Tahini-Chocolate Truffles

Diana Saker


My long-time buddy, Diana Saker, and her neighbors host an
annual Christmas ornament- cookie exchange extravaganza. Unfortunately Diana has an intolerance to wheat products, so I try to make flourless sweets
that she could eat and enjoy. I know Diana is a huge fan of hummus, so I
narrowed my search for tahini-based delights. (Last year I made
tahini cookies,
but this time around I was looking for something a bit more sinful.)

Tahini-Chocolate Truffles

I came across a sweet treat – more of a candy than a
cookie, actually – called chocolate tahini truffles. I first saw this recipe on
The Art of Armenian and Middle Eastern Cooking’s Facebook page; they found the
recipe by way of Anja’s Food for Thought website, and best of all… no baking
required!


The original recipe called for raisins, dates and agave
syrup which I did not have on hand, so I substituted those with things stocked in
my pantry – currants, dried plums and tamarind syrup. I crossed my fingers and
hoped for the best. 

The ingredients I used



Below you’ll find Diana’s unbiased evaluation.





Here’s my version of Tahini-Chocolate Truffles           

Yield: approximately 24 pieces, depending on size


Ingredients:

2 cups tahini, (sesame seed paste) well-stirred
3/4 cup currants, plumped in warm water and drained
1/2 cup dried
plums, finely diced

1 tablespoon unsweetened
cocoa powder

Tamarind syrup
(optional)



Approximately ¾ cup finely ground almonds for coating



Directions:

1.  Combine tahini,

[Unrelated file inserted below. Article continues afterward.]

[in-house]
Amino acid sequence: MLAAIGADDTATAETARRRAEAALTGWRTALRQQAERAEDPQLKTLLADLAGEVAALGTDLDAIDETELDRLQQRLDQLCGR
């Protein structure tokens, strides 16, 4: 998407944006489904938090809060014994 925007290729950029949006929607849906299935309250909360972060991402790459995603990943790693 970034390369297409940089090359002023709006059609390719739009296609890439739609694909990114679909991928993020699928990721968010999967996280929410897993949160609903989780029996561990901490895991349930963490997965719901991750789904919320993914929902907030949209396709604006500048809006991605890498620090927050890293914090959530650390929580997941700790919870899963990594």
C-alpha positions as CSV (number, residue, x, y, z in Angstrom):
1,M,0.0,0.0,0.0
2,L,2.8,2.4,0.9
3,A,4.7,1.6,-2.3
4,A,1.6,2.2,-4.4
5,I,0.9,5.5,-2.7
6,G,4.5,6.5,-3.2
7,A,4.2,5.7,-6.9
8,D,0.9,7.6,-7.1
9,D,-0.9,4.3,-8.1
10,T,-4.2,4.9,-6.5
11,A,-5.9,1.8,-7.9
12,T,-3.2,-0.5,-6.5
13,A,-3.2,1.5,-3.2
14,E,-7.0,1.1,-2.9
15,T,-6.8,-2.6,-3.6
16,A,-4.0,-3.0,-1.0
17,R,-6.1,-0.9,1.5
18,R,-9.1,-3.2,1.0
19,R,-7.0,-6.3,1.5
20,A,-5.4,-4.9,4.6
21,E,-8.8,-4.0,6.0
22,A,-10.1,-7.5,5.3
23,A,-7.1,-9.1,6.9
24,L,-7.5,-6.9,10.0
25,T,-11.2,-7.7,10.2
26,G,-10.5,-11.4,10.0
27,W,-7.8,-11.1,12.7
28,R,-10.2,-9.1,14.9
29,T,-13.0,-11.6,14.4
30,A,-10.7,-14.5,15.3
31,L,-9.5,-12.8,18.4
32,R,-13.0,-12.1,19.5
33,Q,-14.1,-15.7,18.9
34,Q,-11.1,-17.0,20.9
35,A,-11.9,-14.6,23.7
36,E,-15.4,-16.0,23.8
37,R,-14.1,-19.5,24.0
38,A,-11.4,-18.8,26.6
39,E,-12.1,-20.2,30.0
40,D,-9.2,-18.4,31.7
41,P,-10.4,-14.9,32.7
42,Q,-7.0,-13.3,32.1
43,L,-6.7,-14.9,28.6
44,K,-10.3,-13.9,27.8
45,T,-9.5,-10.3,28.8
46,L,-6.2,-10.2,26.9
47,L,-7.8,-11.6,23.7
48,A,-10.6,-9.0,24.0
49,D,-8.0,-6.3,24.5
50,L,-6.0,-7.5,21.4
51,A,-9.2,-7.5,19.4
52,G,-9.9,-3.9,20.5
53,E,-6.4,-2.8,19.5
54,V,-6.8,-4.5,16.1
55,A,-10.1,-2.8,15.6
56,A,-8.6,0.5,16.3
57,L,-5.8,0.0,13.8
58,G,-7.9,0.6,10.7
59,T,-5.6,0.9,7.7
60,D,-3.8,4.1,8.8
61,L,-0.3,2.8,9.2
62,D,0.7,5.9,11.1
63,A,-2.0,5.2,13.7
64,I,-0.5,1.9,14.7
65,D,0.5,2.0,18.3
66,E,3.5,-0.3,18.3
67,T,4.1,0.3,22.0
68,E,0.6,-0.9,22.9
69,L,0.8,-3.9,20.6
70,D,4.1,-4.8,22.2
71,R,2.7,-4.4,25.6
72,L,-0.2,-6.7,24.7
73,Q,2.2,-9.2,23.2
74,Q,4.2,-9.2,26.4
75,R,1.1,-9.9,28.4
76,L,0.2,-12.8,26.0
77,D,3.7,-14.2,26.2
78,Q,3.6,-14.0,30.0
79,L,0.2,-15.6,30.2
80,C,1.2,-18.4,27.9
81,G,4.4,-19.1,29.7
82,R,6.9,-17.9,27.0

currants, dried plums and cocoa powder in a food processor and blend until
smooth. If the mixture is too dry, add water one tablespoon at a time. You
should end up with a workable, not too sticky, ball. Taste mixture for
sweetness. If desired, add tamarind syrup to taste. (NOTE: The currants
and plums aren’t as sweet as raisins and dates, so I added about 1 Tbsp. of the
tamarind syrup.)



Uncoated truffles (Step #2)

 2. Roll mixture into
balls, about ¾ – inch to 1 – inch each.

(My suggestion:
these are quite rich, so smaller is better!)



3. Place ground almonds in a separate bowl. Coat each
ball completely with the chopped nuts. (Anja also suggests coating these with
coconut, sesame seeds or ground pistachio nuts.)

4. Place coated truffles in a single layer on a
parchment-lined tray and refrigerate until firm- about 1 hour – before serving.



5. Serve with coffee or tea. Take small bites and savor
the rich, decadent goodness!

6. Storage: These keep well in the refrigerator in a tightly
covered container.



Diana’s unbiased evaluation: The tahini-chocolate truffle is very rich (have a beverage nearby!). It’s
not as sweet as one would expect a truffle to be. It’s got an earthy flavor from
the tahini – not quite savory; not quite sweet. It has a delicious flavor that
stands alone. A real keeper!!

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2 Comments

  1. Hrag December 28, 2012 at 3:18 am

    This looks amazing. Can't wait to try it!

    Reply
    1. Robyn December 28, 2012 at 3:59 am

      Hrag, these are really rich and extremely yummy. The amount of sweetness depends entirely on the type and amount of dried fruit you add.
      I hope you'll enjoy them!

      Reply

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